MCornell Tech announced on Thursday, December 10, the formation of one of the world’s leading research groups specializing in cybersecurity, privacy and cryptography. All four scientists in the group are known for their influence on industry, non-profit and government practice, as well as for their highly-cited and award-winning research results.
http://tech.cornell.edu/news/cornell-tech-assembles-leading-global-experts-for-new-cybersecurity-team

Week in Review: Nov 29 – Dec 5

December 4, 2015

Nanoscale drawbridges open path to color displays
A new method for building “drawbridges” between metal nanoparticles may allow electronics makers to build full-color displays using light-scattering nanoparticles that are similar to the gold materials that medieval artisans used to create red stained-glass.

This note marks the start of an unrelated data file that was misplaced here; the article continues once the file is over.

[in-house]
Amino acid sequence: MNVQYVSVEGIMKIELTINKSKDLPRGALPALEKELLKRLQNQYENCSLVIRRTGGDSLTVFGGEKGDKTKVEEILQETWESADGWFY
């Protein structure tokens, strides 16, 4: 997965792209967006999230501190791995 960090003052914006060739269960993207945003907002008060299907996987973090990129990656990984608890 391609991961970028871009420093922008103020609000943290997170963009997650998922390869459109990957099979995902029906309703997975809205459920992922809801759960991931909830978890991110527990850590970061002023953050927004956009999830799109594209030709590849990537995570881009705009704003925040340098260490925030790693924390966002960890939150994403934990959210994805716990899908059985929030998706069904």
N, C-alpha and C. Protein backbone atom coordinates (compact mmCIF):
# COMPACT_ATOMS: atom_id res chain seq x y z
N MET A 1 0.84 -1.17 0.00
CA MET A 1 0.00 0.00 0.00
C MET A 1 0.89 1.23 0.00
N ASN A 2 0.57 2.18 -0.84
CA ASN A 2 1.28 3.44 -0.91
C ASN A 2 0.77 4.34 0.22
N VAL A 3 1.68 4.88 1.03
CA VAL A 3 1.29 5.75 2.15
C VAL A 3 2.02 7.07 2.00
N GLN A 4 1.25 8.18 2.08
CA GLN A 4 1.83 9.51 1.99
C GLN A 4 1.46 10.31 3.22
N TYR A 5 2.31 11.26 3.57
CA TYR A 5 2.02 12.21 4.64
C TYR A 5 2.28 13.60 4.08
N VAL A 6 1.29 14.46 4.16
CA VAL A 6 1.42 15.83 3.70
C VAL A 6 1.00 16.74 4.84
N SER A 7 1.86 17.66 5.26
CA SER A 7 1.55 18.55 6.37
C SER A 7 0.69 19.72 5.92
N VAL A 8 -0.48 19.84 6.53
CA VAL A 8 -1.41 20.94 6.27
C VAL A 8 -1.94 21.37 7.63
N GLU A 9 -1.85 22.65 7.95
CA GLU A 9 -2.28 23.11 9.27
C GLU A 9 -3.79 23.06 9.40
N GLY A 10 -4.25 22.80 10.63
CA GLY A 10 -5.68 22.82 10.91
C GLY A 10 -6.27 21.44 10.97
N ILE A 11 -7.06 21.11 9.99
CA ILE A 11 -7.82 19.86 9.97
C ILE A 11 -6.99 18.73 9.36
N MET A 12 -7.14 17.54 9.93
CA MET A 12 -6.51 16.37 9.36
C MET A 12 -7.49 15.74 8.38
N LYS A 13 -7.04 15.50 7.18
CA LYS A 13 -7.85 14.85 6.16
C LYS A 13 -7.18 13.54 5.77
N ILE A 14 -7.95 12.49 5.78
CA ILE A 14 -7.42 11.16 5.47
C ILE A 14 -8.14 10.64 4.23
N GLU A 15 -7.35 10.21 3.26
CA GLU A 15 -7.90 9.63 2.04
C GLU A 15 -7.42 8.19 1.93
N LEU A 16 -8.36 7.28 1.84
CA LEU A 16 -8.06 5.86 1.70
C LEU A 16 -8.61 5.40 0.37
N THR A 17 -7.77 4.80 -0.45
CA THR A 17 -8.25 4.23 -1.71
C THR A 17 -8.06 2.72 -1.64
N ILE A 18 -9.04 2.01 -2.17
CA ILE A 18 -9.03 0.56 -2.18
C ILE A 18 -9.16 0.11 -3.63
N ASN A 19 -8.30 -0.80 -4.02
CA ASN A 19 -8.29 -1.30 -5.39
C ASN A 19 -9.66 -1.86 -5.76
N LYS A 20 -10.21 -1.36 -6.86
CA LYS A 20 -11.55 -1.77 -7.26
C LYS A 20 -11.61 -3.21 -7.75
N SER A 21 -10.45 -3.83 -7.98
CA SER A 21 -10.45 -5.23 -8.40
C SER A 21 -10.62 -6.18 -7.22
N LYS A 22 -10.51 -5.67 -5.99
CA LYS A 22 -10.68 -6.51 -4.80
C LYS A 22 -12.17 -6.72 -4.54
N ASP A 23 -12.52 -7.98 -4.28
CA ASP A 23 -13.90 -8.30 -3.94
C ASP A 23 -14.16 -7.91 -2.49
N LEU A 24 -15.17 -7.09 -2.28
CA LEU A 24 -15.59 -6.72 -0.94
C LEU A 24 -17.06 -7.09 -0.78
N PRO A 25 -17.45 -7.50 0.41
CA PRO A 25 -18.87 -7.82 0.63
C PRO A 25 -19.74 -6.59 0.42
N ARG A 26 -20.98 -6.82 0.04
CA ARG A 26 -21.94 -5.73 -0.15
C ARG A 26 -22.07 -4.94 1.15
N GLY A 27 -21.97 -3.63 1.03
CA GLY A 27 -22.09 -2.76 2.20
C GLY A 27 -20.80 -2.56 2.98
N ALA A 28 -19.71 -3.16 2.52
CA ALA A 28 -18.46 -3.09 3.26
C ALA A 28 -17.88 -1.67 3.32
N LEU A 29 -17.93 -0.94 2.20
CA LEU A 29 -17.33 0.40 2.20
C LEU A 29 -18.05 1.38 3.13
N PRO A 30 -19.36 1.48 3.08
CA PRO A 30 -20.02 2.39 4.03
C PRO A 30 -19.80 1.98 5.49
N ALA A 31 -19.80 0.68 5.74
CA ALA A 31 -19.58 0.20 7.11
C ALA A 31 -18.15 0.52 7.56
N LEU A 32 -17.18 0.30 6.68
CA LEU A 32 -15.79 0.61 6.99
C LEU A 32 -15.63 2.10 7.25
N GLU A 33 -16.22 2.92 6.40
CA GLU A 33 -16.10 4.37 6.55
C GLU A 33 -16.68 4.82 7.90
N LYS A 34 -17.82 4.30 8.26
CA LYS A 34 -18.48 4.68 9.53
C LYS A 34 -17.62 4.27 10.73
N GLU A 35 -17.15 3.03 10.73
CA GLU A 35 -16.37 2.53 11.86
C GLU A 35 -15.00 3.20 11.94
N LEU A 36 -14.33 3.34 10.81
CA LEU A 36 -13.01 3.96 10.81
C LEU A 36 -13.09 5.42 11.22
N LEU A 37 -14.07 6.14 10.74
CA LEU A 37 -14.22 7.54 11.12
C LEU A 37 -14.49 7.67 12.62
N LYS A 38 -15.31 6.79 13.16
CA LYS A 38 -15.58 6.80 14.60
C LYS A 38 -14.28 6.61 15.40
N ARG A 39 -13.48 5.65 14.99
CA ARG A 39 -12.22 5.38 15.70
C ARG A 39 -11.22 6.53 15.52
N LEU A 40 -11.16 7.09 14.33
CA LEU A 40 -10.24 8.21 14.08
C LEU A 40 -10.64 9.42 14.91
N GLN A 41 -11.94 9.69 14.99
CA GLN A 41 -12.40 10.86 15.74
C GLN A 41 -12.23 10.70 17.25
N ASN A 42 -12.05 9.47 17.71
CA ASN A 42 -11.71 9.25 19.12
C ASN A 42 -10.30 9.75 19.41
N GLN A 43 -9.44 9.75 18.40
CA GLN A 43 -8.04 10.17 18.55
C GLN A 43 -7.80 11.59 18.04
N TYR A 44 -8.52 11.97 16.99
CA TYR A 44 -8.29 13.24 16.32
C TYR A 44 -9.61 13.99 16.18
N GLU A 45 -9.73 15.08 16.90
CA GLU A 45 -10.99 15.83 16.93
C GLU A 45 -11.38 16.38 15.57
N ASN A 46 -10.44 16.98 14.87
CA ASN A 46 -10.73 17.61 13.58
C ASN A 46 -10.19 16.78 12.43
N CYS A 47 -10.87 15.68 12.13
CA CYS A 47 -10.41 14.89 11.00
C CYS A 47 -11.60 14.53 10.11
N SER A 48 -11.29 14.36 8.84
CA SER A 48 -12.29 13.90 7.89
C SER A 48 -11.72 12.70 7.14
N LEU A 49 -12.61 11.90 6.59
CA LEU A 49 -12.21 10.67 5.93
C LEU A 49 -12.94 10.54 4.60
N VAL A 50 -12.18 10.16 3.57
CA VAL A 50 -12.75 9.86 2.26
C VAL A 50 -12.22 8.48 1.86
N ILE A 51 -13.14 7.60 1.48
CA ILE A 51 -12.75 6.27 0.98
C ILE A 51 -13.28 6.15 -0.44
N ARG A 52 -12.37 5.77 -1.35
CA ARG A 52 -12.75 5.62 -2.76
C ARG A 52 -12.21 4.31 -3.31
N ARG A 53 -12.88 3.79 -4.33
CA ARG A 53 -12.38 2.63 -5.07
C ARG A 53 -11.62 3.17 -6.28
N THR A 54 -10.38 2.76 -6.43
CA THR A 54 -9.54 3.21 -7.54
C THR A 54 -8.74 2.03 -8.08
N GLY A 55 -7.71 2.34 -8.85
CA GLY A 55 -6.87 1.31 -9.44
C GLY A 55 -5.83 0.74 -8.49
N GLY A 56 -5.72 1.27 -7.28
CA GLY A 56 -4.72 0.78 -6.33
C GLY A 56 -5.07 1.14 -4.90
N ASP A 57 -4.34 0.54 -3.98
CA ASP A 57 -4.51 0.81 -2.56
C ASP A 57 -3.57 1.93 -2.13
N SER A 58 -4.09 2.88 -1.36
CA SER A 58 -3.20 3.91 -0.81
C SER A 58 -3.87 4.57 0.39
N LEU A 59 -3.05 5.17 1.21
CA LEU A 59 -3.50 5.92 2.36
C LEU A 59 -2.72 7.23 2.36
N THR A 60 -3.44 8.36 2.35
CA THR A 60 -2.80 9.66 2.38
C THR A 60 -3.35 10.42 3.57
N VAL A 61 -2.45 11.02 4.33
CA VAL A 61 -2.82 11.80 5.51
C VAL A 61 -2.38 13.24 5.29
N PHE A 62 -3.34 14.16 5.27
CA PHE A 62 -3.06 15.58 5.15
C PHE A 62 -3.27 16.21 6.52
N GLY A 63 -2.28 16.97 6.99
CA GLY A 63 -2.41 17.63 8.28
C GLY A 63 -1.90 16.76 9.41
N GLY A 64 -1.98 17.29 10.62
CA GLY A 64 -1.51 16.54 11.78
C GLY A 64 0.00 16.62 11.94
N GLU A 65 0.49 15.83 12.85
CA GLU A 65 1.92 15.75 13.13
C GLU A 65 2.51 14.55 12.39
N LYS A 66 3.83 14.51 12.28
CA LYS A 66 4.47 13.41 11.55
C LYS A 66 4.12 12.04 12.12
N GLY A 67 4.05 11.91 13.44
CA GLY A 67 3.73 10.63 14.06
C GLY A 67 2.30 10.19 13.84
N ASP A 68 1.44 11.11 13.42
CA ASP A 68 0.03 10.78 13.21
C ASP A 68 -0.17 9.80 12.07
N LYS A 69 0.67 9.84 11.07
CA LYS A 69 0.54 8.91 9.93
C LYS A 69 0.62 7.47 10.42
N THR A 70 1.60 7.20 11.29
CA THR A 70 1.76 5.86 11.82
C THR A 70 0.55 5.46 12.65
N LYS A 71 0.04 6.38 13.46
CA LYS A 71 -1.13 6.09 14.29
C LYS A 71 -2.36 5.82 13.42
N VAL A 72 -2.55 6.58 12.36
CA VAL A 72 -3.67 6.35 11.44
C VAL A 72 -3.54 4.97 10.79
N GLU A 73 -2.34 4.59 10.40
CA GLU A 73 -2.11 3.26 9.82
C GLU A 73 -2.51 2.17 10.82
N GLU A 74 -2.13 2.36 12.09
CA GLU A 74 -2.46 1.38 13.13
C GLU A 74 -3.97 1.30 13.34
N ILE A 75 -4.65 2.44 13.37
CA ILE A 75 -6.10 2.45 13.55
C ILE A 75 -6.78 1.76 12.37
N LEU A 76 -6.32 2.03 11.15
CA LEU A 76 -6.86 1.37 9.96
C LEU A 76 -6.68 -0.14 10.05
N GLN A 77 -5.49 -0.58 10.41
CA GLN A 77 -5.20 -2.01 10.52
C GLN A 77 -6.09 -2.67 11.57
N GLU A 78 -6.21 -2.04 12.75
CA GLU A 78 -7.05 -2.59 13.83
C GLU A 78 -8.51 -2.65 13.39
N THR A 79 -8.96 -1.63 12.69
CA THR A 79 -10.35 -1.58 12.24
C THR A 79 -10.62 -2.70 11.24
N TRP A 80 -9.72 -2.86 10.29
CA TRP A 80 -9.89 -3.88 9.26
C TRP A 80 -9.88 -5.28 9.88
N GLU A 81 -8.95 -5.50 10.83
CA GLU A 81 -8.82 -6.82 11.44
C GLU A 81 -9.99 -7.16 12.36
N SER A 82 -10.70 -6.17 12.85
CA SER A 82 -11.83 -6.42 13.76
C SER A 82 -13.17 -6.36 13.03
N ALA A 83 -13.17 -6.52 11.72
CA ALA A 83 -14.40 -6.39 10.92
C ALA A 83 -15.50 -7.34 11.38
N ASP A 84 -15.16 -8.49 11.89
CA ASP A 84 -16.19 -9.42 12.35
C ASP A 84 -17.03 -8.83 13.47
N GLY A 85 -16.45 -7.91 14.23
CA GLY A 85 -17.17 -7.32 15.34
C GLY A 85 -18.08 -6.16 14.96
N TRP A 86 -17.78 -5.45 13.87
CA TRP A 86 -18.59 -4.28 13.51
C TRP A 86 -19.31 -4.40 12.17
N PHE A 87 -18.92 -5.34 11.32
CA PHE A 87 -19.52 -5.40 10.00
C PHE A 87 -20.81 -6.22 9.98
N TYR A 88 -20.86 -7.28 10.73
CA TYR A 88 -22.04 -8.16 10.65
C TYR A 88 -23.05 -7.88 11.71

December 3, 2015

Scientists see the light on microsupercapacitors
Rice University researchers who pioneered the development of laser-induced graphene have configured their discovery into flexible, solid-state microsupercapacitors that rival the best available for energy storage and delivery.

December 2, 2015

With proper direction, drones can boost commerce
The use of drones as observation vehicles has become increasingly popular. But when a drone is assigned to monitor a particular region, it’s crucial to devise an algorithm that makes certain it goes to the right places. John Carlsson, assistant professor at the USC Viterbi School of Engineering, is tackling this issue. His latest work, which focuses on resource distribution using drones, has received the Air Force Office of Scientific Research award granted to only 42 scientists and engineers in research institutions across the United States.